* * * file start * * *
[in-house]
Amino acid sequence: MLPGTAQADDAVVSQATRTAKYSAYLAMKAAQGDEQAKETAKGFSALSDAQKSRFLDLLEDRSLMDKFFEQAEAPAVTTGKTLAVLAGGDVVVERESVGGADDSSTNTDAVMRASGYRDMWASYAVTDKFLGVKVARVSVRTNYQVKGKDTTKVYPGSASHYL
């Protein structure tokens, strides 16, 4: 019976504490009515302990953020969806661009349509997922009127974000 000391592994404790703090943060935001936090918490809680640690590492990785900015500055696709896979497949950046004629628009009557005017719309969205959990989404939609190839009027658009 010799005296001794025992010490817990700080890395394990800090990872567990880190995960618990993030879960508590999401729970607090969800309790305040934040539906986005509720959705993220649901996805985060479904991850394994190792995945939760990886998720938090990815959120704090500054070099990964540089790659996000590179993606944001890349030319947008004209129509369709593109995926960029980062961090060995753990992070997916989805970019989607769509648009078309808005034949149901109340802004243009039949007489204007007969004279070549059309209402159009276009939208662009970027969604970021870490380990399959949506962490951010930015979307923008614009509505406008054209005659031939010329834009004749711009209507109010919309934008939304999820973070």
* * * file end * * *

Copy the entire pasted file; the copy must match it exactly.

[in-house]
Amino acid sequence: MLPGTAQADDAVVSQATRTAKYSAYLAMKAAQGDEQAKETAKGFSALSDAQKSRFLDLLEDRSLMDKFFEQAEAPAVTTGKTLAVLAGGDVVVERESVGGADDSSTNTDAVMRASGYRDMWASYAVTDKFLGVKVARVSVRTNYQVKGKDTTKVYPGSASHYL
């Protein structure tokens, strides 16, 4: 019976504490009515302990953020969806661009349509997922009127974000 000391592994404790703090943060935001936090918490809680640690590492990785900015500055696709896979497949950046004629628009009557005017719309969205959990989404939609190839009027658009 010799005296001794025992010490817990700080890395394990800090990872567990880190995960618990993030879960508590999401729970607090969800309790305040934040539906986005509720959705993220649901996805985060479904991850394994190792995945939760990886998720938090990815959120704090500054070099990964540089790659996000590179993606944001890349030319947008004209129509369709593109995926960029980062961090060995753990992070997916989805970019989607769509648009078309808005034949149901109340802004243009039949007489204007007969004279070549059309209402159009276009939208662009970027969604970021870490380990399959949506962490951010930015979307923008614009509505406008054209005659031939010329834009004749711009209507109010919309934008939304999820973070």